This month, we launch a new series featuring Native American students on their journey to success at Montana State University.
Meet Jade Yazzie. She’s a student on a mission to transform behavioral health on Indigenous reservations.
MTN News learned Jade is one of the few Native American students in the dietetics major at MSU.
It’s expertise she plans to use to impact the lives of people in the communities who have already given so much to her.
“I would like to give back to native communities in general, not just in my community but in all communities so that they can see dieticians in native communities are needed back home,” said Jade.
Indeed, Jade says she believes food is life. She says she decided to study dietetics because she feels there need to be more options to learn about behavioral health on reservations.
“Dieticians are there to help you understand food and we are there to help you in the long term instead of the short term,” said Jade. “That’s why I want to give back to native communities because we are losing our people, sadly.”
She grew up on the Navajo reservation in Arizona and also has family connections in Rocky Boy. She first studied nursing but realized educating people about how better food choices could change their lives was her true calling.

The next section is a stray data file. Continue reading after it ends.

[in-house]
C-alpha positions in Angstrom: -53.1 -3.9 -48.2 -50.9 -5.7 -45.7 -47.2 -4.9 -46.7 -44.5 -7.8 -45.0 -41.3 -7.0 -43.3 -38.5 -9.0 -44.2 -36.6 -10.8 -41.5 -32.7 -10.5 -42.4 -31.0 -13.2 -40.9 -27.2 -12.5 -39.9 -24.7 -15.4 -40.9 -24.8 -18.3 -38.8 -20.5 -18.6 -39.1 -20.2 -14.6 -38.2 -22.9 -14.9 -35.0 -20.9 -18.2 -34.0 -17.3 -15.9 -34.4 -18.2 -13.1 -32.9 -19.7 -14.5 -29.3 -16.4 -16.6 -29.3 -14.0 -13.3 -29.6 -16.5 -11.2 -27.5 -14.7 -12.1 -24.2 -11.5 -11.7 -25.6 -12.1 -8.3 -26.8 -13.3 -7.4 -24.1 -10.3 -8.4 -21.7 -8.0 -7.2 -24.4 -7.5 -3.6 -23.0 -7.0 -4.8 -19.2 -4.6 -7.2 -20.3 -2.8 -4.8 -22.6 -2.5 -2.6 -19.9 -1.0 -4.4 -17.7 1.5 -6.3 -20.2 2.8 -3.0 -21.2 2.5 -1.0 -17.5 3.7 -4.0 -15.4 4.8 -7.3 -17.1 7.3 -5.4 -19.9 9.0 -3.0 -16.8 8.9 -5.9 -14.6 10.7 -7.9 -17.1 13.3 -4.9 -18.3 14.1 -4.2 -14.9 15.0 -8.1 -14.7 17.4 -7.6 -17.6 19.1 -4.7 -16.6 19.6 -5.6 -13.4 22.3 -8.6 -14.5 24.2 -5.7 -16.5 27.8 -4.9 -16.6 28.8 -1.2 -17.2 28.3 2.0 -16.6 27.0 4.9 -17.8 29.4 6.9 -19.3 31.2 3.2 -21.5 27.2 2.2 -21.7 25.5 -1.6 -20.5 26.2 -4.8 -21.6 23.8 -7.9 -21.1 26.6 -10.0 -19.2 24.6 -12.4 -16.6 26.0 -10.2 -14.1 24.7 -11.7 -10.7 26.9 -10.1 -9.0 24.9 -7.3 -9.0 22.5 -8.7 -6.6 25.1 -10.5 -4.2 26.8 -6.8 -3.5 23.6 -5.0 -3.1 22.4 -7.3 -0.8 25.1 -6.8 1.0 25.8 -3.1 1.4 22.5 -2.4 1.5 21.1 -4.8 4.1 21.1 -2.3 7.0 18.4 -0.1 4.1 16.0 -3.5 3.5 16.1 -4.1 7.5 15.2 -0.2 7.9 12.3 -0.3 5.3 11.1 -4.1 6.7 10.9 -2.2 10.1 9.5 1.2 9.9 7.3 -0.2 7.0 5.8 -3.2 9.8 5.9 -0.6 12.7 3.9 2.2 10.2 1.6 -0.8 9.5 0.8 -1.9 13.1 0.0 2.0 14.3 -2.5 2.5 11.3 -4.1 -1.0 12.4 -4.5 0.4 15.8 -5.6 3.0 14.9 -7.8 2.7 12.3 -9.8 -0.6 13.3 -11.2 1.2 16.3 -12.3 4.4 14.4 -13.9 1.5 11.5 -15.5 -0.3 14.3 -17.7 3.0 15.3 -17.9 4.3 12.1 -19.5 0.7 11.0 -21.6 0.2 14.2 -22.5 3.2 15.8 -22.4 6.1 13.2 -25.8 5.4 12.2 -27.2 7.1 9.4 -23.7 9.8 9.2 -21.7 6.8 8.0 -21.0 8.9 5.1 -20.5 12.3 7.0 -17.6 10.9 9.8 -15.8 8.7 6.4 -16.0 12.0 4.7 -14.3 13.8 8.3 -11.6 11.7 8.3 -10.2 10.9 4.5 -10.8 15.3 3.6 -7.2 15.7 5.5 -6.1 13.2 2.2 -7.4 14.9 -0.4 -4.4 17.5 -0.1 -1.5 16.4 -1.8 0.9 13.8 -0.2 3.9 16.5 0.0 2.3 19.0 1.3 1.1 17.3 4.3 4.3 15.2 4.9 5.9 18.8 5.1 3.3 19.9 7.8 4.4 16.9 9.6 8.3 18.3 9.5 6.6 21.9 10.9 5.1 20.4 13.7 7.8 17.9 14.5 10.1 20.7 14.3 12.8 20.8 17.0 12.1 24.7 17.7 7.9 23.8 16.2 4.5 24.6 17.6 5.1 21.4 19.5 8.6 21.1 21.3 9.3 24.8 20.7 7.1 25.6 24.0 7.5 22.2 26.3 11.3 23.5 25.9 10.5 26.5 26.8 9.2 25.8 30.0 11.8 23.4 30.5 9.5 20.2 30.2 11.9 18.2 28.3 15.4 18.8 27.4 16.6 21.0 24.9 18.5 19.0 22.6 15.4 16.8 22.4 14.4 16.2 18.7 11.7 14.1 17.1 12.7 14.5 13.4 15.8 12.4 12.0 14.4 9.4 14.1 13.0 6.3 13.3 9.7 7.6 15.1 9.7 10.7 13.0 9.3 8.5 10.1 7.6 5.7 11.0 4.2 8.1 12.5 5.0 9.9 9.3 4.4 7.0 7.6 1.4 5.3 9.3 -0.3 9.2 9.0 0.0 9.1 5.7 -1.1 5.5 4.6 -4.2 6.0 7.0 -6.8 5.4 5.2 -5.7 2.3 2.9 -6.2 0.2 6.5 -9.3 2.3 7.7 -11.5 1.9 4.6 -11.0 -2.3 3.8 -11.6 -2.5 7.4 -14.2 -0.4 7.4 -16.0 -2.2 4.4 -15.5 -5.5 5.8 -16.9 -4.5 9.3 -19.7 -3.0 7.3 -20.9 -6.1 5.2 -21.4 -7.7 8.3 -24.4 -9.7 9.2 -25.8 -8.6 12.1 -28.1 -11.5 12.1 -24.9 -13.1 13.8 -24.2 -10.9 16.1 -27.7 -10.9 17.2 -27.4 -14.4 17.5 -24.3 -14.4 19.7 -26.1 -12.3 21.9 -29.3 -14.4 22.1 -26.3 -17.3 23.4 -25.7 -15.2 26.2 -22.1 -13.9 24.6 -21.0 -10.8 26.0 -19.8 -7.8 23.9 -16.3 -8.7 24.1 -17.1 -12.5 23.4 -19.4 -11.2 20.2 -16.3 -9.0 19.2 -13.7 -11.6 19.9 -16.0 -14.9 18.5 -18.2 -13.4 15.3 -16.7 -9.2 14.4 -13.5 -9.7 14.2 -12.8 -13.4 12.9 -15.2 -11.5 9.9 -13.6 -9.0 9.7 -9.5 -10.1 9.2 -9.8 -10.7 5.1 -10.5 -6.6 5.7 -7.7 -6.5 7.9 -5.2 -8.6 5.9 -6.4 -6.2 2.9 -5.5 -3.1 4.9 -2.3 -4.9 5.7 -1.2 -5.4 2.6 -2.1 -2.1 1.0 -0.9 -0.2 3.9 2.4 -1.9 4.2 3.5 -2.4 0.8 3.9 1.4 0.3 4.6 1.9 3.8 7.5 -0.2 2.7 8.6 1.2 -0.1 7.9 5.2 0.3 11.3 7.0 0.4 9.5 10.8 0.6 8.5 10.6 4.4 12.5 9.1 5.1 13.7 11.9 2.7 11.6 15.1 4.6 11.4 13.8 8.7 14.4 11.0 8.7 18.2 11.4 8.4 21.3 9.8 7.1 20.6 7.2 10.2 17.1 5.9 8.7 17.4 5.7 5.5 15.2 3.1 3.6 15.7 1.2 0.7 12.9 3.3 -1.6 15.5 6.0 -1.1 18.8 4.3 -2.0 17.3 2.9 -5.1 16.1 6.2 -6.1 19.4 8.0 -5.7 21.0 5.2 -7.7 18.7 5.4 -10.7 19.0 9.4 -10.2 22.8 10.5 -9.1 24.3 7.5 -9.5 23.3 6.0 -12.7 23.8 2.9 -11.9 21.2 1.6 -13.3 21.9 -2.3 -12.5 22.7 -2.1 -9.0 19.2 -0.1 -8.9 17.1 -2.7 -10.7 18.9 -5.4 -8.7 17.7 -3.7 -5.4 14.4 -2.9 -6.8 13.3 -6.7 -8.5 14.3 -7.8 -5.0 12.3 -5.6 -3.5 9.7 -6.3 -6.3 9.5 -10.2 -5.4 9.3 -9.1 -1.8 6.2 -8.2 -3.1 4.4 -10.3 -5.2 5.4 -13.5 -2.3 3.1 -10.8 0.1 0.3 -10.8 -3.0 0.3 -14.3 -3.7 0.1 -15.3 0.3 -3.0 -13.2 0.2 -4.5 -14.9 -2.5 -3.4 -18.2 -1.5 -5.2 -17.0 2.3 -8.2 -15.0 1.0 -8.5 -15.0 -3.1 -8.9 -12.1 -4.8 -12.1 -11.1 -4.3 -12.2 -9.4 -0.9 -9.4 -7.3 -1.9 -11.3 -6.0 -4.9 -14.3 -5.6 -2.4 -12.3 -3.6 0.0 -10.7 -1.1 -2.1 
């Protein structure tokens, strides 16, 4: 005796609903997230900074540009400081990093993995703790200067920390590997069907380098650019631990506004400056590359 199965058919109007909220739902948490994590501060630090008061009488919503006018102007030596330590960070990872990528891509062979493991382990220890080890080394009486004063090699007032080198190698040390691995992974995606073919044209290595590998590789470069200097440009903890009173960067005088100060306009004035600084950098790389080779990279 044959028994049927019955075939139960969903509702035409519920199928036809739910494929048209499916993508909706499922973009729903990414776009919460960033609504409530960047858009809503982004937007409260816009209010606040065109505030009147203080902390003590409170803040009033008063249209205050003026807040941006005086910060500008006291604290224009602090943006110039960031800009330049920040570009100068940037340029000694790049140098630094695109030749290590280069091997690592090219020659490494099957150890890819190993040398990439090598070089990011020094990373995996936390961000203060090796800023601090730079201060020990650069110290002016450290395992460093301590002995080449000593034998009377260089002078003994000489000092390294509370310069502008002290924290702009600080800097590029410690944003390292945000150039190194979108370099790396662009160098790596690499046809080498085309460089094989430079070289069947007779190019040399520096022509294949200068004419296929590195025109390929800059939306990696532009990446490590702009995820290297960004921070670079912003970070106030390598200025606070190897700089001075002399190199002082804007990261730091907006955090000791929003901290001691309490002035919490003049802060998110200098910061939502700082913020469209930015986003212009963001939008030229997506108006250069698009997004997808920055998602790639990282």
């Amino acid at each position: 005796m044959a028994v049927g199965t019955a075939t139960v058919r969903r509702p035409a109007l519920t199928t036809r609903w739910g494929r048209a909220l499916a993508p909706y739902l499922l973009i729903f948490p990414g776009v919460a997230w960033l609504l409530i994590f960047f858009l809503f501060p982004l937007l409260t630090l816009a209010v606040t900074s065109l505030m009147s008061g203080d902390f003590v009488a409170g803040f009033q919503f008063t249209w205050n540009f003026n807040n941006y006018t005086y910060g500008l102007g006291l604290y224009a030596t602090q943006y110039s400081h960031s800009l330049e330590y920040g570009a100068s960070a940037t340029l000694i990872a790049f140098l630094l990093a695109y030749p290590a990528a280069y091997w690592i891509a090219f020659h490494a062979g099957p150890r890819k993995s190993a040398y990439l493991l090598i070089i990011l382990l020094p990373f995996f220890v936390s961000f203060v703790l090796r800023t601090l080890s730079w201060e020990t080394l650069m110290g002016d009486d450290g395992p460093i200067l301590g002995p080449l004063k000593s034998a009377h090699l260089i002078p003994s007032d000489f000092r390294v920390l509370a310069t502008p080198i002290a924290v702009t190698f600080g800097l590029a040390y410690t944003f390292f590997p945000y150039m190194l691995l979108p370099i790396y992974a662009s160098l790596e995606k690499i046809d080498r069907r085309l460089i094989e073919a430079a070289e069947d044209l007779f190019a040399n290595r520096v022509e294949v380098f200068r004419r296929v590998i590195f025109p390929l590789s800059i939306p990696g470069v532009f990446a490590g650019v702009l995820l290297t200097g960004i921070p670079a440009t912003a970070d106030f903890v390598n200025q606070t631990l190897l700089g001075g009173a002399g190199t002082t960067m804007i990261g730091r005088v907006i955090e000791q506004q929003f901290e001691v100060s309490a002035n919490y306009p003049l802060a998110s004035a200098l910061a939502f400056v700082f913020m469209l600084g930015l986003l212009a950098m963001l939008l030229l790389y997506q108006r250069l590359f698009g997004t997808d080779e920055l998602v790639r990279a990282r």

“I would like to give back to native communities in general, not just in my community but in all communities so that they can see dieticians in native communities are needed back home.”
She dreams of sticking with a patient long after the event that brought them to the hospital for true long-term healing.
Jade says there’s a lack of education on reservations about everything from how to read food labels to what steps to take for long-term care after a diabetes or heart disease diagnosis, and she wants to change that.
“I want to give back to my community because I want them to know that dieticians do exist,” she said.
“I’ve never seen a dietician in any health clinics ever,” said Jade. “We are kind of the back burner but we play such a huge role with aftercare, especially with outpatients because they still need our help.”
Meantime on MSU’s campus, her friends say she already has a reputation for leadership and strength. She is a graduate student in her eighth year of schooling. But Jade recalls a time right after she left her Arizona home when she didn’t know if she could handle the pressures of college and being so far away.
Jade says she was able to overcome the homesickness because of Native American communities on campuses in Montana that took her in and showed her she was family.
“Just the welcoming and just being so happy,” said Jade. “Just welcoming me into your community and being so selfless and making sure native students succeed. I’m so thankful.”
She says she tries to show that same love to other students, and one day, the patients that will call on her for help.
"I’m not going change it overnight, but step-by-step as more progress is being made towards that, and I want to be a part of that change,” said Jade.
Jade said she’s passionate about bringing the four pillars of health into her practice: to be there for others—spiritually, mentally, physically, and emotionally.